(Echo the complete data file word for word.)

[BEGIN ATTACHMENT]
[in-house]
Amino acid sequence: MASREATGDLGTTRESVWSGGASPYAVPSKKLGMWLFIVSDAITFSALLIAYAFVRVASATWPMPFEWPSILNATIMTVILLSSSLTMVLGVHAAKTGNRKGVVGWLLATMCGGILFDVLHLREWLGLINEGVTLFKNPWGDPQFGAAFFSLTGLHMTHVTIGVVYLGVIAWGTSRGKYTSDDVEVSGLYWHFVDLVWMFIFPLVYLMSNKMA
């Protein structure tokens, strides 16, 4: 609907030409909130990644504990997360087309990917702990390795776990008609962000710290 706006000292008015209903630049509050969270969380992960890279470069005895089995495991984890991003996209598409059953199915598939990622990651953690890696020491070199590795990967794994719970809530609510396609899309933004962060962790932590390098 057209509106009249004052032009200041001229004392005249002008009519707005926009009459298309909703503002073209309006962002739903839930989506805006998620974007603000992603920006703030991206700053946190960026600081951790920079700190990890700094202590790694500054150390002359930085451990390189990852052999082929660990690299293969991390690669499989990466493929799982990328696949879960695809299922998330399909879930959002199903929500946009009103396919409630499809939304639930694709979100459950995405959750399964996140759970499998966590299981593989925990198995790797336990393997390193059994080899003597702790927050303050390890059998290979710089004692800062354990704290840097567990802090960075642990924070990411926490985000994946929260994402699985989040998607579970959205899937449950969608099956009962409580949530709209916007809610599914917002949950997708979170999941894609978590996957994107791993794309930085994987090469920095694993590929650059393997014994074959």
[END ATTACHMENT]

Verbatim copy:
[in-house]
Amino acid sequence: MASREATGDLGTTRESVWSGGASPYAVPSKKLGMWLFIVSDAITFSALLIAYAFVRVASATWPMPFEWPSILNATIMTVILLSSSLTMVLGVHAAKTGNRKGVVGWLLATMCGGILFDVLHLREWLGLINEGVTLFKNPWGDPQFGAAFFSLTGLHMTHVTIGVVYLGVIAWGTSRGKYTSDDVEVSGLYWHFVDLVWMFIFPLVYLMSNKMA
């Protein structure tokens, strides 16, 4: 609907030409909130990644504990997360087309990917702990390795776990008609962000710290 706006000292008015209903630049509050969270969380992960890279470069005895089995495991984890991003996209598409059953199915598939990622990651953690890696020491070199590795990967794994719970809530609510396609899309933004962060962790932590390098 057209509106009249004052032009200041001229004392005249002008009519707005926009009459298309909703503002073209309006962002739903839930989506805006998620974007603000992603920006703030991206700053946190960026600081951790920079700190990890700094202590790694500054150390002359930085451990390189990852052999082929660990690299293969991390690669499989990466493929799982990328696949879960695809299922998330399909879930959002199903929500946009009103396919409630499809939304639930694709979100459950995405959750399964996140759970499998966590299981593989925990198995790797336990393997390193059994080899003597702790927050303050390890059998290979710089004692800062354990704290840097567990802090960075642990924070990411926490985000994946929260994402699985989040998607579970959205899937449950969608099956009962409580949530709209916007809610599914917002949950997708979170999941894609978590996957994107791993794309930085994987090469920095694993590929650059393997014994074959």